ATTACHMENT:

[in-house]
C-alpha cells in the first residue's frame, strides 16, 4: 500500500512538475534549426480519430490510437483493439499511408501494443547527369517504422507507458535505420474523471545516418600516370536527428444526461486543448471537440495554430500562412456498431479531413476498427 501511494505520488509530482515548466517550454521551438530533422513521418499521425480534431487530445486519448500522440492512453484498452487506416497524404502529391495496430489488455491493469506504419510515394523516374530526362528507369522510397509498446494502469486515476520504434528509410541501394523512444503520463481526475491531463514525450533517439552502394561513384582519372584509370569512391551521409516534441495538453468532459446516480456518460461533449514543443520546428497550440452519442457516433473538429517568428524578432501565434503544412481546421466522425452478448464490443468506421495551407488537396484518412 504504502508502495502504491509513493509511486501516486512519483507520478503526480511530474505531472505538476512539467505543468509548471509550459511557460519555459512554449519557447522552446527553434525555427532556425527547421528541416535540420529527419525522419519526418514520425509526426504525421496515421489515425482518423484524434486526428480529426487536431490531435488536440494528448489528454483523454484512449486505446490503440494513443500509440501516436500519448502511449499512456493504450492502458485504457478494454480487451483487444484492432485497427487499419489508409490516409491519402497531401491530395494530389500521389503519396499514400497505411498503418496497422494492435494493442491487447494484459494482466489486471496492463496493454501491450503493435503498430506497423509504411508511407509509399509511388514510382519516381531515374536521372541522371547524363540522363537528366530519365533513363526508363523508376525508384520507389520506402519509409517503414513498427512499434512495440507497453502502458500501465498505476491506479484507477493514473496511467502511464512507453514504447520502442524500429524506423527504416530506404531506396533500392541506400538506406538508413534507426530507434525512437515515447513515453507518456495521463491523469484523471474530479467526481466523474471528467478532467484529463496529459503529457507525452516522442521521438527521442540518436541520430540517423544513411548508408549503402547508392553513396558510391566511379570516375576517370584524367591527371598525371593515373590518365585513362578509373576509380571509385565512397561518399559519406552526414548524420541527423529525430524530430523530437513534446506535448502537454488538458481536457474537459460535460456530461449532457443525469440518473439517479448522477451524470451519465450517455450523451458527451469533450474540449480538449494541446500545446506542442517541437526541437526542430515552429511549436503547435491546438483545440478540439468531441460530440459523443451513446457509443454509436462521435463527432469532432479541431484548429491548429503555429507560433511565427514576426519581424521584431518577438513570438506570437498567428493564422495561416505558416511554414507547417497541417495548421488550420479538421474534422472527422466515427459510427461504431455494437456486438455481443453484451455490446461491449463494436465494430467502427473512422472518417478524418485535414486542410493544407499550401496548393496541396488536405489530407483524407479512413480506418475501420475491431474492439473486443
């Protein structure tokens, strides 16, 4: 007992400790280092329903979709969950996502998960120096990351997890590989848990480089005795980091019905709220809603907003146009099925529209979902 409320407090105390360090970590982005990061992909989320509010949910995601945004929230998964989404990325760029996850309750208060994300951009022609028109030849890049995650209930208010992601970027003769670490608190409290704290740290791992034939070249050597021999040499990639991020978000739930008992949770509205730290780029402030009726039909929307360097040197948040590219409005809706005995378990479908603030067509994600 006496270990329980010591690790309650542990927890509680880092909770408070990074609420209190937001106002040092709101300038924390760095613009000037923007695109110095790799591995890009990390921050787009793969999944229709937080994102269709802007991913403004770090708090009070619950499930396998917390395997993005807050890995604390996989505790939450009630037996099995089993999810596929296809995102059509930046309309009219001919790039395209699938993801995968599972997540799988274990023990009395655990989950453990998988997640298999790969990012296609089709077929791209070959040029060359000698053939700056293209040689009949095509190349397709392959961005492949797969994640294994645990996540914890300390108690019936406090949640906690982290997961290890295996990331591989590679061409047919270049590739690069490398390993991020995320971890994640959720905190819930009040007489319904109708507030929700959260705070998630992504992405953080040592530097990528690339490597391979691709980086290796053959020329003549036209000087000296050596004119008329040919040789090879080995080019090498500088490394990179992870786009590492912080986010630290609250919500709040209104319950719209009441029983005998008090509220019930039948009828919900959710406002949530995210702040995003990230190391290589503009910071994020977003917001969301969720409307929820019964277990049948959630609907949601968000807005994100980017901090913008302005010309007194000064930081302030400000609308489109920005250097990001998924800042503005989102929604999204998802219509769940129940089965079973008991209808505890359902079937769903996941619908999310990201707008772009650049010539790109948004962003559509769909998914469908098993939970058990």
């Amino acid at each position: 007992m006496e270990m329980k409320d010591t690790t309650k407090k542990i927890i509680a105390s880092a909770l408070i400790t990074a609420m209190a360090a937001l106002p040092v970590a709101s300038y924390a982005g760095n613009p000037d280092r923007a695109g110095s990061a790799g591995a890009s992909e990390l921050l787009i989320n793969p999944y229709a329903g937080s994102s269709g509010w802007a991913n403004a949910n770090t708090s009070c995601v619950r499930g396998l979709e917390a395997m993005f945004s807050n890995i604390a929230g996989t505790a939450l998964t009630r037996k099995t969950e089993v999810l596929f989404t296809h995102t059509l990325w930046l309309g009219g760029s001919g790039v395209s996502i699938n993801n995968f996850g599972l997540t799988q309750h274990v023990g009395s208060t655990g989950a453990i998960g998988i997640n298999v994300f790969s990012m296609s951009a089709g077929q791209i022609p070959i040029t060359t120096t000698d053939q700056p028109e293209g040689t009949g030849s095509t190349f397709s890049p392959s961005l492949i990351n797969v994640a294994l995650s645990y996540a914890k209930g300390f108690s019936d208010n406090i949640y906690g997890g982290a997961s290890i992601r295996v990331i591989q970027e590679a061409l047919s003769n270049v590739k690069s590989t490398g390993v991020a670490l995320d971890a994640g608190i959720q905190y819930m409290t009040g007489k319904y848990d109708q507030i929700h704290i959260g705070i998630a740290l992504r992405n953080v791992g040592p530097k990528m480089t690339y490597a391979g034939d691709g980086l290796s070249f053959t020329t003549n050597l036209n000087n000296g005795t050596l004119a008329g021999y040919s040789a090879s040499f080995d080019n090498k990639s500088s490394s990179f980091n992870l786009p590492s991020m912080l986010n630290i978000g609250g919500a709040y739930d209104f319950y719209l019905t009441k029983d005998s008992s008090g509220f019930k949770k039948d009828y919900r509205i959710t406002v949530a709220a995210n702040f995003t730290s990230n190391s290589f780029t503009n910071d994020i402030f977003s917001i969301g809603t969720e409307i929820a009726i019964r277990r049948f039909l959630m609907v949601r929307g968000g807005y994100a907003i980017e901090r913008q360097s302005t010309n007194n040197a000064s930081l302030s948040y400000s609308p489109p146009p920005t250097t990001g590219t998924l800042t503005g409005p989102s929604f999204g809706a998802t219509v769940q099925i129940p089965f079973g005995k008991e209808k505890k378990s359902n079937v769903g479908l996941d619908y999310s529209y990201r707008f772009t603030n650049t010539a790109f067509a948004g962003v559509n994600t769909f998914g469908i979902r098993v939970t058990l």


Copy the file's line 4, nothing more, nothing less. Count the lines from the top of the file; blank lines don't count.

């Amino acid at each position: 007992m006496e270990m329980k409320d010591t690790t309650k407090k542990i927890i509680a105390s880092a909770l408070i400790t990074a609420m209190a360090a937001l106002p040092v970590a709101s300038y924390a982005g760095n613009p000037d280092r923007a695109g110095s990061a790799g591995a890009s992909e990390l921050l787009i989320n793969p999944y229709a329903g937080s994102s269709g509010w802007a991913n403004a949910n770090t708090s009070c995601v619950r499930g396998l979709e917390a395997m993005f945004s807050n890995i604390a929230g996989t505790a939450l998964t009630r037996k099995t969950e089993v999810l596929f989404t296809h995102t059509l990325w930046l309309g009219g760029s001919g790039v395209s996502i699938n993801n995968f996850g599972l997540t799988q309750h274990v023990g009395s208060t655990g989950a453990i998960g998988i997640n298999v994300f790969s990012m296609s951009a089709g077929q791209i022609p070959i040029t060359t120096t000698d053939q700056p028109e293209g040689t009949g030849s095509t190349f397709s890049p392959s961005l492949i990351n797969v994640a294994l995650s645990y996540a914890k209930g300390f108690s019936d208010n406090i949640y906690g997890g982290a997961s290890i992601r295996v990331i591989q970027e590679a061409l047919s003769n270049v590739k690069s590989t490398g390993v991020a670490l995320d971890a994640g608190i959720q905190y819930m409290t009040g007489k319904y848990d109708q507030i929700h704290i959260g705070i998630a740290l992504r992405n953080v791992g040592p530097k990528m480089t690339y490597a391979g034939d691709g980086l290796s070249f053959t020329t003549n050597l036209n000087n000296g005795t050596l004119a008329g021999y040919s040789a090879s040499f080995d080019n090498k990639s500088s490394s990179f980091n992870l786009p590492s991020m912080l986010n630290i978000g609250g919500a709040y739930d209104f319950y719209l019905t009441k029983d005998s008992s008090g509220f019930k949770k039948d009828y919900r509205i959710t406002v949530a709220a995210n702040f995003t730290s990230n190391s290589f780029t503009n910071d994020i402030f977003s917001i969301g809603t969720e409307i929820a009726i019964r277990r049948f039909l959630m609907v949601r929307g968000g807005y994100a907003i980017e901090r913008q360097s302005t010309n007194n040197a000064s930081l302030s948040y400000s609308p489109p146009p920005t250097t990001g590219t998924l800042t503005g409005p989102s929604f999204g809706a998802t219509v769940q099925i129940p089965f079973g005995k008991e209808k505890k378990s359902n079937v769903g479908l996941d619908y999310s529209y990201r707008f772009t603030n650049t010539a790109f067509a948004g962003v559509n994600t769909f998914g469908i979902r098993v939970t058990l």